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This exceptional novel about family, love, and the innocence and terror of childhood is the only debut work to be short-listed for England's prestigious 2000 Booker Prize and has caused an absolute sensation, garnering eleven leading publishers around the world. Set in a Maltese immigrant community in Cardiff, Wales, in the 1960s and peopled with sharp-edged, luminously drawn characters, The Hiding Place is the story of Frankie Gauci, his wife, Mary, and their six daughters. It chronicles in graceful language Frankie's unforgivable betrayal: gambling away his family's livelihood and eventually the family itself. Called "astonishing and iridescent" by the London Times, The Hiding Place is a mesmerizing exploration of how family, like fire, can shift suddenly from something that provides light and warmth to a dangerous conflagration, sparing no one in its path. The Gaucis' story is seen through the eyes of Dolores, the youngest daughter and, in her father's estimation, the embodiment of bad luck, condemned to bear the mark of a family that is rapidly singeing at the edges. With a lyricism that belies the horrors she so often recounts ("children burnt and children bartered: someone must be to blame"), Dolores presents an unsparing portrayal of the fear and hopelessness of childhood amid grim poverty and neglect, of children growing up without safety nets and on sunken foundations. The Hiding Place conjures the coarse sensuality of life among the docks, the smoky cafés and bars, the crumbling homes and gambling rooms of Tiger Bay. Sustained by a tightrope tension and combining the stark, youthful wisdom and the uncanny, perfect pitch of Susan Minot's Monkeys with the redemptive liveliness of the downtrodden in Angela's Ashes, The Hiding Place is a breathtaking, radiant debut.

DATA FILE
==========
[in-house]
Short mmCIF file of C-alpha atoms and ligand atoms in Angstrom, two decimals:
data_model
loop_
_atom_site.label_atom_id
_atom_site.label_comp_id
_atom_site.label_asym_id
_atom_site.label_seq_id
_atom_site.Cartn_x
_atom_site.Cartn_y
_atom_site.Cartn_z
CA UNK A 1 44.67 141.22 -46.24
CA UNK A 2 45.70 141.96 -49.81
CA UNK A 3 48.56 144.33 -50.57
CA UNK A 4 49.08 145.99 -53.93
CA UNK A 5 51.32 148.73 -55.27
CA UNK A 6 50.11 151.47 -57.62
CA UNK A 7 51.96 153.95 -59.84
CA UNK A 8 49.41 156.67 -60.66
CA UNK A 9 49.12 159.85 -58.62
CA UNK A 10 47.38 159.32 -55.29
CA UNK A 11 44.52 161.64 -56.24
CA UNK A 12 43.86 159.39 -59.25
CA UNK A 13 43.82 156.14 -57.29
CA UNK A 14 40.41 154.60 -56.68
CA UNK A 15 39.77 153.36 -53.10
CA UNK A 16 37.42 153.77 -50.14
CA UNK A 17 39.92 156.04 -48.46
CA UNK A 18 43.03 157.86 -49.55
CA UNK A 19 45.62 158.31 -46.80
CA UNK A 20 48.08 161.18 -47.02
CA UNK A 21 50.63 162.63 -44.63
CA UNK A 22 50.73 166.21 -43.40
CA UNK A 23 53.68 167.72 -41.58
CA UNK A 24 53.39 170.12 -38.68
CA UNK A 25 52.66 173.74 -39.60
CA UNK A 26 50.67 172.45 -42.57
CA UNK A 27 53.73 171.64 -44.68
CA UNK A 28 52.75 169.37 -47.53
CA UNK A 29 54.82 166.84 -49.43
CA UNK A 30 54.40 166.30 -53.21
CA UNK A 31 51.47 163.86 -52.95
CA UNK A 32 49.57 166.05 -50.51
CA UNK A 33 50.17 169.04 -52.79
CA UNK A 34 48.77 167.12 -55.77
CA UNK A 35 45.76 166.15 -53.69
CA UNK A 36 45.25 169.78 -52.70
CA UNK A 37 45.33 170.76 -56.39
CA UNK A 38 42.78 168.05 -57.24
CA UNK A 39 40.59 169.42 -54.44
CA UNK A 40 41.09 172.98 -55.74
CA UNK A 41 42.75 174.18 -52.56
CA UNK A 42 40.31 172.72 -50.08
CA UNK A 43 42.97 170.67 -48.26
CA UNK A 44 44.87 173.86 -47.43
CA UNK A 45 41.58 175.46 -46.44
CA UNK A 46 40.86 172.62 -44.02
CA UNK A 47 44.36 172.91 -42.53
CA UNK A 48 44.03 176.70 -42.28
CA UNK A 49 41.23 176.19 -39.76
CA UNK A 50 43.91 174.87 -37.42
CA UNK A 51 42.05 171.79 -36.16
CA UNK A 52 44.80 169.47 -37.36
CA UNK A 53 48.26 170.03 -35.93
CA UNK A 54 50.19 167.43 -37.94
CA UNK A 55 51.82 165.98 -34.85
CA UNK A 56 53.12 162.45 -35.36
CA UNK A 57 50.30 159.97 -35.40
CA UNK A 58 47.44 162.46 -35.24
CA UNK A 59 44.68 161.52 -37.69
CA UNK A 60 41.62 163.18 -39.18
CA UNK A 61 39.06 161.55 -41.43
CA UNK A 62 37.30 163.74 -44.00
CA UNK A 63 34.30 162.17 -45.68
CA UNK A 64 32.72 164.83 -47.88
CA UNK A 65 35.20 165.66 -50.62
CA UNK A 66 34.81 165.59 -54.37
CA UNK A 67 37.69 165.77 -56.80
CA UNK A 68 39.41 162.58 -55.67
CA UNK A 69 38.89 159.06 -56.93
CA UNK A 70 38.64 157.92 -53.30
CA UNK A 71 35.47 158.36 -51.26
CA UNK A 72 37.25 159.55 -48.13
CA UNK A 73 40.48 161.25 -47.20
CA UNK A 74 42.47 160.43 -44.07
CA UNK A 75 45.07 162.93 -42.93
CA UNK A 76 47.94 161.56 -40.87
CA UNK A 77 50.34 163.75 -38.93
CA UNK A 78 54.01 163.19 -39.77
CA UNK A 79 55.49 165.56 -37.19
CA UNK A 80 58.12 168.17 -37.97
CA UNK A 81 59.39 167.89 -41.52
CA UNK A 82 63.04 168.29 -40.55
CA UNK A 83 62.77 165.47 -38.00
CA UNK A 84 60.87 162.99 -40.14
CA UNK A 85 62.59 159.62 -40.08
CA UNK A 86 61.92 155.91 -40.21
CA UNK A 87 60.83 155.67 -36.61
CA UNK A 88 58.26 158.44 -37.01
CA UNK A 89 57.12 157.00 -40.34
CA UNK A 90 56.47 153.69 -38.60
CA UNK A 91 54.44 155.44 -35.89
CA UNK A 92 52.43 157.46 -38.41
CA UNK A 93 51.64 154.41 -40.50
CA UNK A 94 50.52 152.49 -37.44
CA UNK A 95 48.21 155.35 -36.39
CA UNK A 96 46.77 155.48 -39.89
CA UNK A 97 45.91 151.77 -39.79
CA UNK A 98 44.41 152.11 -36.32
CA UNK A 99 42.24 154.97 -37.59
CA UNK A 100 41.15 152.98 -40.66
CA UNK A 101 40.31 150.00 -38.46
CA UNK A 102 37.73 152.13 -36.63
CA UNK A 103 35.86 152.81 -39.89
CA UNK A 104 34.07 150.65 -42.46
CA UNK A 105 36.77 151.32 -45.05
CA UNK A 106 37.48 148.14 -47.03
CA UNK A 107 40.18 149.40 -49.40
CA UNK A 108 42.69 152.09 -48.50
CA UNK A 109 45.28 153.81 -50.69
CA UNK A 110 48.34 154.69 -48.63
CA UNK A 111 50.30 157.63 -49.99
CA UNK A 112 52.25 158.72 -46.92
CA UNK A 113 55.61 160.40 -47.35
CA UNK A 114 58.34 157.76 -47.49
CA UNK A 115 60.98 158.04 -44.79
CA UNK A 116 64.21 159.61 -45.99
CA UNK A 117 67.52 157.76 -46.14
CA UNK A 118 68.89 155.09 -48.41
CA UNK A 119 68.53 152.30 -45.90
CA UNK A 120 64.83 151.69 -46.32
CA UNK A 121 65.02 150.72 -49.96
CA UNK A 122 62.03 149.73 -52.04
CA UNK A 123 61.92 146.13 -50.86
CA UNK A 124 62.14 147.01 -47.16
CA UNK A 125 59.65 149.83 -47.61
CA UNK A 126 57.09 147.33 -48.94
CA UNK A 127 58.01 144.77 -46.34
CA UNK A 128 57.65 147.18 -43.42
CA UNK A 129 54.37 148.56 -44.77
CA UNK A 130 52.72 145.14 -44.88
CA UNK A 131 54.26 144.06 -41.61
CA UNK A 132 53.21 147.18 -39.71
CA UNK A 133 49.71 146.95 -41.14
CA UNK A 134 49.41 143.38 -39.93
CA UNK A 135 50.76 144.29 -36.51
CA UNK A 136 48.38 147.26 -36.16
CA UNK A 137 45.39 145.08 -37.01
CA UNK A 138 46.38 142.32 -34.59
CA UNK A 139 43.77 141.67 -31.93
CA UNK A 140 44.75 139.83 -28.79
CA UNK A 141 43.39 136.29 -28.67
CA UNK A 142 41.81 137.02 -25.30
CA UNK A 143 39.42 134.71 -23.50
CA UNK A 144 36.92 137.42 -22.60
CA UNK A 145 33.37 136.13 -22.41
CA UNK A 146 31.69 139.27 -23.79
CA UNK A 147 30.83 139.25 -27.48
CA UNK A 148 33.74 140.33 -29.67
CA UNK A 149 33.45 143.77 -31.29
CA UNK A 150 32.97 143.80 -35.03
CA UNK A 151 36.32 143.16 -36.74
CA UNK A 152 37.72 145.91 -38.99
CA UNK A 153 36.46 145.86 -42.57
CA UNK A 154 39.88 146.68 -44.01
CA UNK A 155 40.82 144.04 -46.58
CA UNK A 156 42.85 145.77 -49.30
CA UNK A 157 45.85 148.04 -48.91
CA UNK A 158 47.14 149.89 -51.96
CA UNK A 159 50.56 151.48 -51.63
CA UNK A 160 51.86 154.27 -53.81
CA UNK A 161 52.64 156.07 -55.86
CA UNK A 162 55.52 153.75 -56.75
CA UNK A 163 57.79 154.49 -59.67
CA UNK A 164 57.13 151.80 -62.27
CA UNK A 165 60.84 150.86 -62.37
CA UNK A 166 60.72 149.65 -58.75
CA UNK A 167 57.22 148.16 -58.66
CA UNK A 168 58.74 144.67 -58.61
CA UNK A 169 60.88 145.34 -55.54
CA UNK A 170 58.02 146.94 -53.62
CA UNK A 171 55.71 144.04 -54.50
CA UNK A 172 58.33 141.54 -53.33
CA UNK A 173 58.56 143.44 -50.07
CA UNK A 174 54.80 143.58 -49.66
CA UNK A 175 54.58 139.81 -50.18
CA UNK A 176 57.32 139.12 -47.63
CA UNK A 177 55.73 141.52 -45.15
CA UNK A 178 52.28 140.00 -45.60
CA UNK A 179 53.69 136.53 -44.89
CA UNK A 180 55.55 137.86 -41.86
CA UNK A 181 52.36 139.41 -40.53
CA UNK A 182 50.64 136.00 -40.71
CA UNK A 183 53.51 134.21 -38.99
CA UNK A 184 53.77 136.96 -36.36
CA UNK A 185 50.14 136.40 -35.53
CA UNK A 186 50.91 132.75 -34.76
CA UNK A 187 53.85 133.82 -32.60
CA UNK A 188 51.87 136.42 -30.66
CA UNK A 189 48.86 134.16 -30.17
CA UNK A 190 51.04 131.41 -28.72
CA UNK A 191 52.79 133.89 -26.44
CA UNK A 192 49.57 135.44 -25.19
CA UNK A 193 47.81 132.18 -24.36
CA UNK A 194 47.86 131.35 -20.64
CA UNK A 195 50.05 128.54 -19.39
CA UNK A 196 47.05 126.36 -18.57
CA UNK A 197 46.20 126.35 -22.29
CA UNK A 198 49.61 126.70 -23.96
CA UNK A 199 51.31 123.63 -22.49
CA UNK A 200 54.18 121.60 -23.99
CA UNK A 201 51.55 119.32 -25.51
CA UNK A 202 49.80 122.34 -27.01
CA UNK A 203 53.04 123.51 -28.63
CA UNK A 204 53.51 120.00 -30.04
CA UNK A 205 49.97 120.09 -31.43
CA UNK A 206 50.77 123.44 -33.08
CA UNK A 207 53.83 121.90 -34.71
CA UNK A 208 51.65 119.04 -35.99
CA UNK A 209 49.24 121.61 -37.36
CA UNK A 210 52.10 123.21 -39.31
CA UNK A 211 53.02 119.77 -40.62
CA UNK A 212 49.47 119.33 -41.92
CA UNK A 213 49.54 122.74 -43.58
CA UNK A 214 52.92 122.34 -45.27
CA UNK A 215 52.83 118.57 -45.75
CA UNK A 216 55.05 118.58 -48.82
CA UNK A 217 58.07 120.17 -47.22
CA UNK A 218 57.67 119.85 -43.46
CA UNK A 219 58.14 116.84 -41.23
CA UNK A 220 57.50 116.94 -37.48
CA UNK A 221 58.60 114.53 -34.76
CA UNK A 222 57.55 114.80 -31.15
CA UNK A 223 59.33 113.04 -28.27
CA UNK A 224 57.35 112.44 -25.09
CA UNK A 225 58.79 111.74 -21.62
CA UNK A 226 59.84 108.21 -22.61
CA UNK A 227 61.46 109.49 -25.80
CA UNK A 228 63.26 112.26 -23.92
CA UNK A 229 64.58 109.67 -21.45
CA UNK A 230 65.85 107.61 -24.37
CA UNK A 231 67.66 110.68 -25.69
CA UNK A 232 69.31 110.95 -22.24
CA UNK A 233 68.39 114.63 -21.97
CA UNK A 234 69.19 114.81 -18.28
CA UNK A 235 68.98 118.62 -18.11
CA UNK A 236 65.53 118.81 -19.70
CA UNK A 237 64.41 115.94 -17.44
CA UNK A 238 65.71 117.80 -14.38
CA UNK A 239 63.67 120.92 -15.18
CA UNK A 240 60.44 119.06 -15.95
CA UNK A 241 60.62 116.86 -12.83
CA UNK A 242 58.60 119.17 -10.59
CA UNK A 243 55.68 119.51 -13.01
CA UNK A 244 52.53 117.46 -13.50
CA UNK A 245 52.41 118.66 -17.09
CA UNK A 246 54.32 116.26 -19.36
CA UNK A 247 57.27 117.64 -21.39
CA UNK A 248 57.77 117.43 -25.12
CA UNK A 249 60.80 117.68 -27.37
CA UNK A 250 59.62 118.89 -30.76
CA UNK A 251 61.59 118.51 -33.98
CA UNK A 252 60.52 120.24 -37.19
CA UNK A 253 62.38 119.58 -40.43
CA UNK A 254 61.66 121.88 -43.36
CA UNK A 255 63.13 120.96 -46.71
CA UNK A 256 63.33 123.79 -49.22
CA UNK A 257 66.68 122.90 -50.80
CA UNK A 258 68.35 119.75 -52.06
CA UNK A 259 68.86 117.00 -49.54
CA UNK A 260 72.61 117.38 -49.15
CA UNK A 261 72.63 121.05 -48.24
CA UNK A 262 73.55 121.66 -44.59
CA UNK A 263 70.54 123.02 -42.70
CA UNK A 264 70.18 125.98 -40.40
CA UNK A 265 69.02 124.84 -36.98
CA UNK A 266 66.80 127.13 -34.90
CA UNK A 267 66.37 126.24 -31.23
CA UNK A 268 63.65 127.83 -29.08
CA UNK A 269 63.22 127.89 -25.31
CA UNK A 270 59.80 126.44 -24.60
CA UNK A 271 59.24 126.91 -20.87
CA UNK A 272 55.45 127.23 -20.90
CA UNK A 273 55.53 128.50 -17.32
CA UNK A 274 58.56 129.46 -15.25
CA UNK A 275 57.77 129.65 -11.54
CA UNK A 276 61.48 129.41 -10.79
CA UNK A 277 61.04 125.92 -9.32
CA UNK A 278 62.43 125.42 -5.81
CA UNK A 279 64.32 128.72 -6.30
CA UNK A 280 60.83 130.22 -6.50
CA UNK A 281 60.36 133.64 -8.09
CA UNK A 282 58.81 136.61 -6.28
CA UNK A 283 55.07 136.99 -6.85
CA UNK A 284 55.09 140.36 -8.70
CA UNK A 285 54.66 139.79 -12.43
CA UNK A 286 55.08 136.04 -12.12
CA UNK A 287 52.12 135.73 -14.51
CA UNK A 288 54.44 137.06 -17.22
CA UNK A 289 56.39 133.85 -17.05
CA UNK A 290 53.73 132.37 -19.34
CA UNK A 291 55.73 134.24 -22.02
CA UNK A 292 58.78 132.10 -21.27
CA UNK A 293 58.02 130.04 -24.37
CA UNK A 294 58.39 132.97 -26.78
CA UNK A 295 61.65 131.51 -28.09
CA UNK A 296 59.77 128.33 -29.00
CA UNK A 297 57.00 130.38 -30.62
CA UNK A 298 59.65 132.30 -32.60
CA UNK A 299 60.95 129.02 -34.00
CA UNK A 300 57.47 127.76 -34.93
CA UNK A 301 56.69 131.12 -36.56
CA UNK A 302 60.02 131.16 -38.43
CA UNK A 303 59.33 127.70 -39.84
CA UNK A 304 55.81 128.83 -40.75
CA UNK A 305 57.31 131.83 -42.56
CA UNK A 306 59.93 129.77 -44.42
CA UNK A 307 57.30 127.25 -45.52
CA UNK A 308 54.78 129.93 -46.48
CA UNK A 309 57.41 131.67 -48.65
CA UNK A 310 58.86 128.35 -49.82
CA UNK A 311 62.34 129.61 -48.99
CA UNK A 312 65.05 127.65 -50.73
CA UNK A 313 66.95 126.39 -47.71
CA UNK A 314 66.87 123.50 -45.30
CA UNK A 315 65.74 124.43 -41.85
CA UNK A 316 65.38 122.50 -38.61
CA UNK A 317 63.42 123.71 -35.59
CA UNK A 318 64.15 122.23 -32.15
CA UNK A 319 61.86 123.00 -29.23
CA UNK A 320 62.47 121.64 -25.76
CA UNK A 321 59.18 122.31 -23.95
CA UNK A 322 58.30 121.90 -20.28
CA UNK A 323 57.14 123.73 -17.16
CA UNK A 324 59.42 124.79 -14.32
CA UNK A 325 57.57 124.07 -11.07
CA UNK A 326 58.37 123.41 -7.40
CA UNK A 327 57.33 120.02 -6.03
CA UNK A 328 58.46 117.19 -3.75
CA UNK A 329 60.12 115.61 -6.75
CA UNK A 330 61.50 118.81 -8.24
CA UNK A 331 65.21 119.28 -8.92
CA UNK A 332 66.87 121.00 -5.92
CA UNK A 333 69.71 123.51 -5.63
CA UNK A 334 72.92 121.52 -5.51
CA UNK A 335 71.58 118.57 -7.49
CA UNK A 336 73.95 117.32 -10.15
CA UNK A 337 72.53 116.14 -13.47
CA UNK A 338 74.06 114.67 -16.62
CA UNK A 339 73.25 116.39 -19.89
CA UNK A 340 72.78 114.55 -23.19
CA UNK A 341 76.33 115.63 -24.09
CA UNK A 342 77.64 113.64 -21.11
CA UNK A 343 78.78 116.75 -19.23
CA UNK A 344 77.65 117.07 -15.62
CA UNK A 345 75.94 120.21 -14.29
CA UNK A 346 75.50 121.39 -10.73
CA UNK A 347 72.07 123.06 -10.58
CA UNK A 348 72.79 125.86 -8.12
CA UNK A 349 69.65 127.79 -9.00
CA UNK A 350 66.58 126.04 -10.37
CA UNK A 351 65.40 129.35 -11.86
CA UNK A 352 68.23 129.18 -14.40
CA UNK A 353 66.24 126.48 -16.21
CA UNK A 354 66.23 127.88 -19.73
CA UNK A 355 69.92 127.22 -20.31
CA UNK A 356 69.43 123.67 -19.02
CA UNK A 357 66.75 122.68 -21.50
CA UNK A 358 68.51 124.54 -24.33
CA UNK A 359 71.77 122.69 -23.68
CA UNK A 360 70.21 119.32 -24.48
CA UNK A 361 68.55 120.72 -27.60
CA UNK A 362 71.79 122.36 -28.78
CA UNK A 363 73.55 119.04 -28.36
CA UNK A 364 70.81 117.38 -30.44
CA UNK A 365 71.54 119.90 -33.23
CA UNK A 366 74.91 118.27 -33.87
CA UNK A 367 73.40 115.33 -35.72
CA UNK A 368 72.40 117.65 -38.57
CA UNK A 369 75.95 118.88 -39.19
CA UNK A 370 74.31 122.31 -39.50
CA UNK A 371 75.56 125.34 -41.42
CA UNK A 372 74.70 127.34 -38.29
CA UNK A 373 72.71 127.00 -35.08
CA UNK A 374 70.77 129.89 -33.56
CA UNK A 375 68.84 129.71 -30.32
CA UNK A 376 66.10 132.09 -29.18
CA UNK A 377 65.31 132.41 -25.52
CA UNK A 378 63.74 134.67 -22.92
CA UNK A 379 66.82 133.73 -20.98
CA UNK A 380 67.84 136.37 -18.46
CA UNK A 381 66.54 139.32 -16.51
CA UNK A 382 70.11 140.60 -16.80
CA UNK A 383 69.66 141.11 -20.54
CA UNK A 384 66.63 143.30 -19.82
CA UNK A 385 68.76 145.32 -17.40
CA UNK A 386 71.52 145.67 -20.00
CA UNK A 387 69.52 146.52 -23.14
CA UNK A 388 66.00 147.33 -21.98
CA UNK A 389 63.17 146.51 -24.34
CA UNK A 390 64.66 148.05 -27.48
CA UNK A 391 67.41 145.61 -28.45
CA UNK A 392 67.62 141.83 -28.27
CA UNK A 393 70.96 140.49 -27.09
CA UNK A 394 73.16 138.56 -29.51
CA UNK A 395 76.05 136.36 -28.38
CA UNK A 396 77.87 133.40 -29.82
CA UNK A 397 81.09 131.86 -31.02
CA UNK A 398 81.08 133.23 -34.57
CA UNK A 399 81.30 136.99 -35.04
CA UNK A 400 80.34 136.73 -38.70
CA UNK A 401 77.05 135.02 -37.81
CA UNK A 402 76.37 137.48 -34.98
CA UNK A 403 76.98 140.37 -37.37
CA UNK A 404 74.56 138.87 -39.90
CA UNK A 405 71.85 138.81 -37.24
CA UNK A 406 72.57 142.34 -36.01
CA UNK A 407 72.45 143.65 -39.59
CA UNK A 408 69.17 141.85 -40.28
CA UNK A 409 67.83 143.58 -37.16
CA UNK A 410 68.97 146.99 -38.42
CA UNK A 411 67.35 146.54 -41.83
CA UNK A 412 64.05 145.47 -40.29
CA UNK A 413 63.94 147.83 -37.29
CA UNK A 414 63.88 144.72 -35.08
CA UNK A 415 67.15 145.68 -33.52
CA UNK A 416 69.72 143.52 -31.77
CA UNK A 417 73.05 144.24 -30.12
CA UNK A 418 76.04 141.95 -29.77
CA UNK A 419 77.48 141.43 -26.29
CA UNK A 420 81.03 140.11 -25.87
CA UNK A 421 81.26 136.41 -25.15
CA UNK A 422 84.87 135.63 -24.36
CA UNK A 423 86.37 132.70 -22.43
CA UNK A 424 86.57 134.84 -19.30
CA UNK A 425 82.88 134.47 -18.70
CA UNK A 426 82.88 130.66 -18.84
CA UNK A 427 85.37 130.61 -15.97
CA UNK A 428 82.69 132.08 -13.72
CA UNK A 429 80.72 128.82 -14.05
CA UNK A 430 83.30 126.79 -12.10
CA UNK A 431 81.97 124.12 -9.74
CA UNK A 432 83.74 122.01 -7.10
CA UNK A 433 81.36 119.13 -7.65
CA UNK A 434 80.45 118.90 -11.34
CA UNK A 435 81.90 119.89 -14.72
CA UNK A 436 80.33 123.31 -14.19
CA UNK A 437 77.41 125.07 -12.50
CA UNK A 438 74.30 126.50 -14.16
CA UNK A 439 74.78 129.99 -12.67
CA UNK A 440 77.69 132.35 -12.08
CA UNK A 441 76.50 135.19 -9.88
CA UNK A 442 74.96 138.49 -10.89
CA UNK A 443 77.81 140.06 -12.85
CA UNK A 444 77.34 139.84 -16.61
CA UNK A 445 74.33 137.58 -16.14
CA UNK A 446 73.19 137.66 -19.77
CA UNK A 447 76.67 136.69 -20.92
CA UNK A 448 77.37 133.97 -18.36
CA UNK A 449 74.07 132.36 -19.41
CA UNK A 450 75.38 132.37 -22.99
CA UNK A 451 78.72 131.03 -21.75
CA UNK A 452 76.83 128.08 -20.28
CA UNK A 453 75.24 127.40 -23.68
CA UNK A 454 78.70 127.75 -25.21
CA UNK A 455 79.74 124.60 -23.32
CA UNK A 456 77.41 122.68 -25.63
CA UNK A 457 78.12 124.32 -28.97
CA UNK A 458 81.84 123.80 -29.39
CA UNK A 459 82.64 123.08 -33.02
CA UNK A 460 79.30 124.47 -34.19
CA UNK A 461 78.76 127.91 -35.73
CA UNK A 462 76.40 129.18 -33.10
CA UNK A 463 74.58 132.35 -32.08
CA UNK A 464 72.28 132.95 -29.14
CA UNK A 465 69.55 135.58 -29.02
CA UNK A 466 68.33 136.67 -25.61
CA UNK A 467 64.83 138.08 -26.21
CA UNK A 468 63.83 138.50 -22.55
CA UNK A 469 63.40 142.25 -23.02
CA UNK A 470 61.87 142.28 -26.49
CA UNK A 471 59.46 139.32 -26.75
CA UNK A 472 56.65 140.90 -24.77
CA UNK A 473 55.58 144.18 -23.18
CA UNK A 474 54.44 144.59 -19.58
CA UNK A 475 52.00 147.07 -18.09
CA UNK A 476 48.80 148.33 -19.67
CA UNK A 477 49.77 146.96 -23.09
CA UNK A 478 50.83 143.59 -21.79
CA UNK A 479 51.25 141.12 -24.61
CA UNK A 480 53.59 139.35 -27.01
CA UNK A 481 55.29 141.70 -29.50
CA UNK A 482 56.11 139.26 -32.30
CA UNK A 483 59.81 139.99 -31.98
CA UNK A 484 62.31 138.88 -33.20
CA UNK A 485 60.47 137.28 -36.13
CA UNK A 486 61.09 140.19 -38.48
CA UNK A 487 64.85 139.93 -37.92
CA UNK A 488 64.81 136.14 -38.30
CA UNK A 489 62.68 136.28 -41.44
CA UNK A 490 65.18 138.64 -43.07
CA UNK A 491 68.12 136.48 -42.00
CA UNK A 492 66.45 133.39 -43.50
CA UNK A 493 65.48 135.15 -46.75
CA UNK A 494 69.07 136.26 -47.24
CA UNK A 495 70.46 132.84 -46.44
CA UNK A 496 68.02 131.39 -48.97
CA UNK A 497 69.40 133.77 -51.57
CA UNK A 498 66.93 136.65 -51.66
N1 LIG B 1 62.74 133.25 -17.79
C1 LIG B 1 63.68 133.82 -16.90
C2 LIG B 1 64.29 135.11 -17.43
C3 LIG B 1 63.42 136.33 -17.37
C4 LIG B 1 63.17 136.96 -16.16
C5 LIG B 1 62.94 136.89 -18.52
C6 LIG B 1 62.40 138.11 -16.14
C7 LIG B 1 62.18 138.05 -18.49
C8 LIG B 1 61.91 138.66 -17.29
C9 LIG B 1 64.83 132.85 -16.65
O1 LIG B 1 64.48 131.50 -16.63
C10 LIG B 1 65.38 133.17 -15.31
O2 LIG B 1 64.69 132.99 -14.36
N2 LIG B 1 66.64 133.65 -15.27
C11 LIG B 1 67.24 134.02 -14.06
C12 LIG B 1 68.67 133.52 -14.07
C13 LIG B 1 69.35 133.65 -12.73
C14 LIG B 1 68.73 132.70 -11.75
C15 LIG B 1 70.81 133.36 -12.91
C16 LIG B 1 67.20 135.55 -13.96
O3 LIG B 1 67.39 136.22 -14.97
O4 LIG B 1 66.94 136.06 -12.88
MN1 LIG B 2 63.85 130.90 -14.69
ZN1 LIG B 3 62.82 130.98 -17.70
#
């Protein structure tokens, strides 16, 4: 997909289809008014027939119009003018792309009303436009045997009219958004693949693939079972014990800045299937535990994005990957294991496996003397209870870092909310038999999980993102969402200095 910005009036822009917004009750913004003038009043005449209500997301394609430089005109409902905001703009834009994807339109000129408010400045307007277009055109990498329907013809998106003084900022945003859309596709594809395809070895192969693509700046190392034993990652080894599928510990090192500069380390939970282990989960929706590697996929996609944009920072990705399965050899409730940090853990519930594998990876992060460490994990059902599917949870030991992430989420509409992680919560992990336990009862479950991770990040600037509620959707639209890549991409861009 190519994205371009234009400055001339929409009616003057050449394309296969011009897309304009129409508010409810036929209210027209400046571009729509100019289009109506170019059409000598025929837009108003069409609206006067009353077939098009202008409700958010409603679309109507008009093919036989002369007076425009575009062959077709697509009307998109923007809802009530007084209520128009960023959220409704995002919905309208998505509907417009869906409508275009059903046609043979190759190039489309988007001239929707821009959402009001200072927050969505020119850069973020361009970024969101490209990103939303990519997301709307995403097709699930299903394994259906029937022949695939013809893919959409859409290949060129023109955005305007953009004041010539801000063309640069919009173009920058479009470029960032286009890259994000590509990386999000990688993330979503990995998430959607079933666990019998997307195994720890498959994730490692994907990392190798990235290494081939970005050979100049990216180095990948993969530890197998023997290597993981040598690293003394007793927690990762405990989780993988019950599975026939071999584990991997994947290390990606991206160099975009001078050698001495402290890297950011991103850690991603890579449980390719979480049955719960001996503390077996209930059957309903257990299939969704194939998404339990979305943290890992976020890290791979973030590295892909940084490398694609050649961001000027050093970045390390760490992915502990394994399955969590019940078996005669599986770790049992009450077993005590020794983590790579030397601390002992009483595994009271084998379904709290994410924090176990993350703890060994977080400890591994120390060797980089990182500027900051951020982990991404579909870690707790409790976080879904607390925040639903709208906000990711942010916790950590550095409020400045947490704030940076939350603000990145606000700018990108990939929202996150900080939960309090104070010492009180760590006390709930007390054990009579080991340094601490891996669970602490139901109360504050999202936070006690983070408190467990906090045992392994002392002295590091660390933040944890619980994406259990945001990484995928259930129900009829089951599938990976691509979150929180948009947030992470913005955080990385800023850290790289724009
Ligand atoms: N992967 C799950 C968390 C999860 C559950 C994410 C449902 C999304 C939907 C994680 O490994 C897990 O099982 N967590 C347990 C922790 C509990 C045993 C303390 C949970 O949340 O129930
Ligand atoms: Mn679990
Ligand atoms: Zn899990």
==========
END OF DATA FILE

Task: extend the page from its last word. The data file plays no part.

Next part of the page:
The narrator of this novel, set in an English village, is known by many names. To her father she is Patsy; to her grandfather she is Lillian; to her lover she is Beauty; and later, as a clairvoyant on the stage, she is known as Winifred Foy. Through a long series of losses, abandonments, and betrayals, one identity flows into another. The narrator is an outsider, living among outsiders. Throughout her troubled life she holds onto memories of the people who mattered to her and clings to slivers of hope.
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